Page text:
11 March 2002
Butterfly Wings Key To Morphological Evolution
by Kate Melville
The beautiful patterns on butterfly wings are emerging as exceptional model systems that may reveal much about how the shapes, sizes and colors of specific organisms have evolved, a type of study called morphological evolution, according to the authors of the paper featured on the cover of the current (March 2002) issue of Trends in Ecology and Evolution.
In "Development and evolution on the Wing," Antonia Monteiro, Ph.D., University at Buffalo assistant professor of biological sciences, and W. Owen McMillan and Durell Kapan of the University of Puerto Rico describe butterfly wing patterns as possibly the best animal system for understanding the developmental and genetic processes that produce morphological variation in nature.
The next step in understanding the genetics of butterfly wing patterns, they note, is development of the first transgenic butterfly -- a butterfly in which gene expression is manipulated to see if certain genes control color pattern -- an effort that is underway in Monteiro's UB laboratory. She expects to have it developed by the end of this summer.
"Butterfly wing patterns are a very amenable system for studying morphological evolution because they develop on a two-dimensional, epidermal surface made up of tiny scales, each of which produces only one pigment," Monteiro explained. "A single sheet of cells is not nearly as complex as a three-dimensional structure."
While Drosophila, the common fruit fly, traditionally has been the model system of choice for genetic and developmental biology studies, mostly carried out in the laboratory, the butterfly provides an exciting opportunity to connect genetic changes with important ecological and evolutionary processes that mould variation in natural populations, she said.
Whereas tiny, nearly invisible differences among different species of Drosophila have become important subjects of study for biologists, the ecological importance of some of these slight differences, Monteiro added, remains to be seen.
"On the other hand," she stressed, "the striking variation of wing patterns of butterflies has a clear function in the wild."
Monteiro noted that the differences in wing patterns differentiate one species of butterfly from another and are used by males and females to determine with which individuals to mate.
They also have been shown to serve an adaptive purpose, as demonstrated by numerous studies focusing on seasonal changes in wing coloration of individuals in a species. For instance, Monteiro said, the darker wing patterns that show up in butterflies that emerge in the spring serve to warm up the butterfly faster, whereas butterflies that emerge in the summer have lighter colors.
"Also, many butterflies that emerge in the wet season in the tropics have large, conspicuous marks on their wings that deflect the attacks of predators while the butterflies are actively finding mates and laying eggs, while the dry-season cohorts are very cryptic, trying to blend in with their environment and not attract any attention from predators until the rains arrive again," she said.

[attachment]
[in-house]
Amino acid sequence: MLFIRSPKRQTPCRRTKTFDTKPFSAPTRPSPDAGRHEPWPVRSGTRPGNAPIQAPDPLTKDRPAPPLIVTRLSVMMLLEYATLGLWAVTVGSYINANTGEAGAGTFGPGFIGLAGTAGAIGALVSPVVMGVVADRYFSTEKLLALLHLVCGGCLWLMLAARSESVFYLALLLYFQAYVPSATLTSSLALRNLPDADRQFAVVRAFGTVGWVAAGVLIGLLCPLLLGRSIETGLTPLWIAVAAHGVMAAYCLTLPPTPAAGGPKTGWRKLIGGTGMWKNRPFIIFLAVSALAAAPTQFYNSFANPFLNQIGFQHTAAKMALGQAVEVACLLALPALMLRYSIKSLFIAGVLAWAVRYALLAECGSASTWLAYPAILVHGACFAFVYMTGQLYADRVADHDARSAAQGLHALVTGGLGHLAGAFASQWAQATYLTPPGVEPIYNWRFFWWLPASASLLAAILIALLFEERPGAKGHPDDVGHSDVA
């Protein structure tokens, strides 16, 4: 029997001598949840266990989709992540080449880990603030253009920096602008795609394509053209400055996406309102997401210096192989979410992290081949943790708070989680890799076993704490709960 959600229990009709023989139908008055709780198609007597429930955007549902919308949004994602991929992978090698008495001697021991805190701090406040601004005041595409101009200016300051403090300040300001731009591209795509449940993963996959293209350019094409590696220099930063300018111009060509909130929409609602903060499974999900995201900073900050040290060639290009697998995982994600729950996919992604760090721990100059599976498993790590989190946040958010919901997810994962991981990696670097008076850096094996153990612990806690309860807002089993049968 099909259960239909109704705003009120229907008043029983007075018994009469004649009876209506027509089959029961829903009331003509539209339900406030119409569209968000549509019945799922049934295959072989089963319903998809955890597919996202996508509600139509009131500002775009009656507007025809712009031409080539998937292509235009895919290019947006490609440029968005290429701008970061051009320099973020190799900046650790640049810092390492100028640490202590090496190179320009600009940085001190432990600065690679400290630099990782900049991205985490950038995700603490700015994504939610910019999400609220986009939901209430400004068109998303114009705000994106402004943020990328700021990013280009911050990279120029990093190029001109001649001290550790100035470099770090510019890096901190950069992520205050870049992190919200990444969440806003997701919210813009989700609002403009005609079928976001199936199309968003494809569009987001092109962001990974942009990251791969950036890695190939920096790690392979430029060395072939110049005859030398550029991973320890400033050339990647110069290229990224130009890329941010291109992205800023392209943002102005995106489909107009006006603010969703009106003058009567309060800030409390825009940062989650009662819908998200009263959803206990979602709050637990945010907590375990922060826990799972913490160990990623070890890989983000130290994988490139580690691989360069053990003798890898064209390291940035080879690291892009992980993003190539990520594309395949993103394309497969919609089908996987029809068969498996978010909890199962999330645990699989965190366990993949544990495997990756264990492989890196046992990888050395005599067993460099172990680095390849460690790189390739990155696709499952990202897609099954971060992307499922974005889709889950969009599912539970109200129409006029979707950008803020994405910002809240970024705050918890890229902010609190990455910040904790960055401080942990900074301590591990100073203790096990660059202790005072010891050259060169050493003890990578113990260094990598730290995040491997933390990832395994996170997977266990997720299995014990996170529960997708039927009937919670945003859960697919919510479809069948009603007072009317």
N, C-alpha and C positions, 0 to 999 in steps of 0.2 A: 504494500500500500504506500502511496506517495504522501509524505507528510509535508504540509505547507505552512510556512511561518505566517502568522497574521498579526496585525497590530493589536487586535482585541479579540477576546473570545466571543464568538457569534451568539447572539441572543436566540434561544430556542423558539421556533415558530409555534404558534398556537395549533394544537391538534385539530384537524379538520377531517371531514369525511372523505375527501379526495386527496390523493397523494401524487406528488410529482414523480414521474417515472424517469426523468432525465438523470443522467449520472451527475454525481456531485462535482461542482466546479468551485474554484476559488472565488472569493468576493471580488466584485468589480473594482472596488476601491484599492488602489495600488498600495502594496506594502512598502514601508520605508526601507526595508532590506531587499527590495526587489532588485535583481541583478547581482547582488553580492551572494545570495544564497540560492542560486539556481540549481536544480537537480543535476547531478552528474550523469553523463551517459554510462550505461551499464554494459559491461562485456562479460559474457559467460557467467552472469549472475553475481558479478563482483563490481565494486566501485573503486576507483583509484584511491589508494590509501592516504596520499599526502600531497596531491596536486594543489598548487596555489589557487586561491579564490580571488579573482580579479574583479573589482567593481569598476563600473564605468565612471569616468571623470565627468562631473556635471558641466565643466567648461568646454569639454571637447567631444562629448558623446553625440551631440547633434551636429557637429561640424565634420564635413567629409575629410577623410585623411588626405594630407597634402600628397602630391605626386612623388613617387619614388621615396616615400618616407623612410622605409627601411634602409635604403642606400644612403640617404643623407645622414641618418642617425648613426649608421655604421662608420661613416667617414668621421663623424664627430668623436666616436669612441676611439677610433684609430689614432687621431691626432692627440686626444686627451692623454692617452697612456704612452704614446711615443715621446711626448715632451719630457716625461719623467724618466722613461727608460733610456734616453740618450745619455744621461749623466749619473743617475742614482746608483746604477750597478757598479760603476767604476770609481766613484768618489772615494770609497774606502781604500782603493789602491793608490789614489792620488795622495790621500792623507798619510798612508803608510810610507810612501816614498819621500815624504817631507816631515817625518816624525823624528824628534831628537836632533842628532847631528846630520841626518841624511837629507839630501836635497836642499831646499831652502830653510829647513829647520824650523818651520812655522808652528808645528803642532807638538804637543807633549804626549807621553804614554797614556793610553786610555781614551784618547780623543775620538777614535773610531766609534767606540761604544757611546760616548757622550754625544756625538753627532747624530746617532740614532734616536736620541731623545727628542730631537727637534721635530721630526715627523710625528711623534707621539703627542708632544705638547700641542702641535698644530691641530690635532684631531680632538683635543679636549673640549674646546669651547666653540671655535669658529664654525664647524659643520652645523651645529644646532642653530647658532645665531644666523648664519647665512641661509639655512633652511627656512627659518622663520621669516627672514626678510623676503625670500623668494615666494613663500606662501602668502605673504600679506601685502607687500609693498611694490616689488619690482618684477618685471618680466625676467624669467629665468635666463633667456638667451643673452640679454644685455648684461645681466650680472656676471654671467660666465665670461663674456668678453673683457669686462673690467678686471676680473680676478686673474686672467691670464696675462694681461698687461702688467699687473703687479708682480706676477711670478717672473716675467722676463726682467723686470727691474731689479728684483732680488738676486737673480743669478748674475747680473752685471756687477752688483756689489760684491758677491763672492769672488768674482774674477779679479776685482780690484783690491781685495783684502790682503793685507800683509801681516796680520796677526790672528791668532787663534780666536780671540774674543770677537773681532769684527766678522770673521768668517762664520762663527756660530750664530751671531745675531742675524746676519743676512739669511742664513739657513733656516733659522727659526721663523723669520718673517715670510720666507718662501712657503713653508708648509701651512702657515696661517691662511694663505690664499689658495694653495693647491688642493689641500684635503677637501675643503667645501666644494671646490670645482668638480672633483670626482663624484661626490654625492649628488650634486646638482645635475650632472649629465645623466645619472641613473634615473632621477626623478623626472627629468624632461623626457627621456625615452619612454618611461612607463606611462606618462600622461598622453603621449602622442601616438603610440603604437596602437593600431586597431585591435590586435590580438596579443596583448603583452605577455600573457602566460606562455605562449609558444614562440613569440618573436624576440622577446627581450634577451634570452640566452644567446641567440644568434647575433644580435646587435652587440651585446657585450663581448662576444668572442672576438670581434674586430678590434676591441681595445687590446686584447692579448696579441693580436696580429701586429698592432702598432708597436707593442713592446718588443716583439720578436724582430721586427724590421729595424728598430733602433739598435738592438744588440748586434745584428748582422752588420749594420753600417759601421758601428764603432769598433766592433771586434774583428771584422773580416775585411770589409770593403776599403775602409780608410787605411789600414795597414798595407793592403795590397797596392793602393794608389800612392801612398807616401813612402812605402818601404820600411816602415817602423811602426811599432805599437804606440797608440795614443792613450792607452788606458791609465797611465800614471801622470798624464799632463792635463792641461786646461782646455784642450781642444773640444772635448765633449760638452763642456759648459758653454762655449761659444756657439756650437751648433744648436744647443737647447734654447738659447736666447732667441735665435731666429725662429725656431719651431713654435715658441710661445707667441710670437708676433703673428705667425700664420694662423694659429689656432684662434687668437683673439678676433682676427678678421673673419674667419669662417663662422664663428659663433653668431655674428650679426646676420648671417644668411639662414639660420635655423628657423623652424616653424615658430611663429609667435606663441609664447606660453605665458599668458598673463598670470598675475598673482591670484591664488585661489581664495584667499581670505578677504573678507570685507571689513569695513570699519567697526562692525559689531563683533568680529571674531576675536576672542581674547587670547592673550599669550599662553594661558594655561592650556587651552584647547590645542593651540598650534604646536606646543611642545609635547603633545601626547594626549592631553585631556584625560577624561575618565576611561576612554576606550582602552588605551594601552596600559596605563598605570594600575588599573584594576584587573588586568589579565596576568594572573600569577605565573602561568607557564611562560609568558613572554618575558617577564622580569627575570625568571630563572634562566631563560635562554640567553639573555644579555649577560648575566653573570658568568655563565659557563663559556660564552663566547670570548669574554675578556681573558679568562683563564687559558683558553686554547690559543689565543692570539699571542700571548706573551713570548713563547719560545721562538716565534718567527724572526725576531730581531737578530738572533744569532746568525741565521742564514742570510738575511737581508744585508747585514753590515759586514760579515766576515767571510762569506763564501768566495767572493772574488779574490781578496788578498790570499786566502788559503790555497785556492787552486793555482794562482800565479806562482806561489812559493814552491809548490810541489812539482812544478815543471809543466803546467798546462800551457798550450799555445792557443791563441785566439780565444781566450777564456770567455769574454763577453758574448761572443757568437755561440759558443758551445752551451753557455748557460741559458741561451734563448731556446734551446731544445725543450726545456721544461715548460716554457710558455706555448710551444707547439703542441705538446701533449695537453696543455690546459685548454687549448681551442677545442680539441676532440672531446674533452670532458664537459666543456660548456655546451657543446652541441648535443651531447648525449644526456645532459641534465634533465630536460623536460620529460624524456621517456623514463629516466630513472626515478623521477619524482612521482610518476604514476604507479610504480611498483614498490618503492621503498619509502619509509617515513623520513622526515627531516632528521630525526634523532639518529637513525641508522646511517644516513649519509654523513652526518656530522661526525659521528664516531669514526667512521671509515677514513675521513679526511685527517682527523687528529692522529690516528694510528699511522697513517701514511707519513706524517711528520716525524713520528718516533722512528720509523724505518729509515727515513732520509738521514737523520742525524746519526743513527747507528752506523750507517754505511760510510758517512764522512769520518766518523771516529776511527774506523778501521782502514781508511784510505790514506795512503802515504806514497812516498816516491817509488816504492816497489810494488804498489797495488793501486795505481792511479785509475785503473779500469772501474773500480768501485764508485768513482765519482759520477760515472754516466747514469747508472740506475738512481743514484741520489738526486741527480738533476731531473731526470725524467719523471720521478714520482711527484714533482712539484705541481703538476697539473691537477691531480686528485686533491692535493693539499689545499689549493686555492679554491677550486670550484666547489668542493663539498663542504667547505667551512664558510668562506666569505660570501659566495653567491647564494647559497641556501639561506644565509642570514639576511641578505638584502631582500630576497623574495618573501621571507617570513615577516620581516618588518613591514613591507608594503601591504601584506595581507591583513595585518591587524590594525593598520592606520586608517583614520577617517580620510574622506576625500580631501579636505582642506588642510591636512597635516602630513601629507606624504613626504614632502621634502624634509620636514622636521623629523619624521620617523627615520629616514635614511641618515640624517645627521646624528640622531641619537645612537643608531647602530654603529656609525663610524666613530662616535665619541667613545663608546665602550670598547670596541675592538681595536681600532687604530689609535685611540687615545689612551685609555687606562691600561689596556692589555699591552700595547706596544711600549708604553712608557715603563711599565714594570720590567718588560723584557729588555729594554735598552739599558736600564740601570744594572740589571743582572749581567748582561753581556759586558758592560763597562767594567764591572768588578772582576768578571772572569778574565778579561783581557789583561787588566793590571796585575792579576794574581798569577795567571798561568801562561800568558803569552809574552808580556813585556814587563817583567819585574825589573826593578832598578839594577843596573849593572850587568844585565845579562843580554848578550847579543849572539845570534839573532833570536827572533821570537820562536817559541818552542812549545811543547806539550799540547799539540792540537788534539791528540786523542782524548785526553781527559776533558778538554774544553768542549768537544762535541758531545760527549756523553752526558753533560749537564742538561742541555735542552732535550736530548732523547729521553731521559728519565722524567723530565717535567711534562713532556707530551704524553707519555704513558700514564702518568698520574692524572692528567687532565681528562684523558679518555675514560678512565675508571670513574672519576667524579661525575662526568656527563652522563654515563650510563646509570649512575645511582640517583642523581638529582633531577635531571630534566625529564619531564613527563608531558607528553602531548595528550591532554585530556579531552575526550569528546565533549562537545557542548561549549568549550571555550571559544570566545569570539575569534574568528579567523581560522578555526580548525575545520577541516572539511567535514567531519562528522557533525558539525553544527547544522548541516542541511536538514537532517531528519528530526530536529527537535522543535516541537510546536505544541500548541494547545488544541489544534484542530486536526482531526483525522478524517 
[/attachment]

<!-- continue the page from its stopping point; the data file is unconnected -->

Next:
The authors note that what's not known about wing patterns in butterflies are the genetic mechanisms that result in the great variety of patterns that exist and an understanding of how those mechanisms have evolved through time.
"Evolution of these patterning mechanisms has enabled the ancestors of the generally drabber looking moths to also give rise to the butterfly lineages, where an explosion of pattern and color have occurred," Monteiro said.
In an attempt to identify those mechanisms, Monteiro is working to create the world's first transgenic butterfly, one that she will breed in her lab to determine the particular genetic code that is responsible for the beautiful colors and patterns on butterfly wings.
The researchers then will be able to test whether genes that seem to be involved in color pattern formation actually are important in directing the production of different pigments.
"A transgenic system is needed to test the causal involvement of genes that have already been shown through their suggestive expression patterns to be involved in color pattern formation," she said.
"Even more important, it will allow us to figure out the regulatory regions of these genes that are turning them 'on' in a particular spatial area on the wing. These will be, in my view, the prime candidate regions to look for variability in DNA sequences that correlates with variability in color pattern. My job is to find out what are the signals that tell each scale-cell on a butterfly wing to produce a particular pigment during development and to find out how those signals change across different species and through evolutionary time."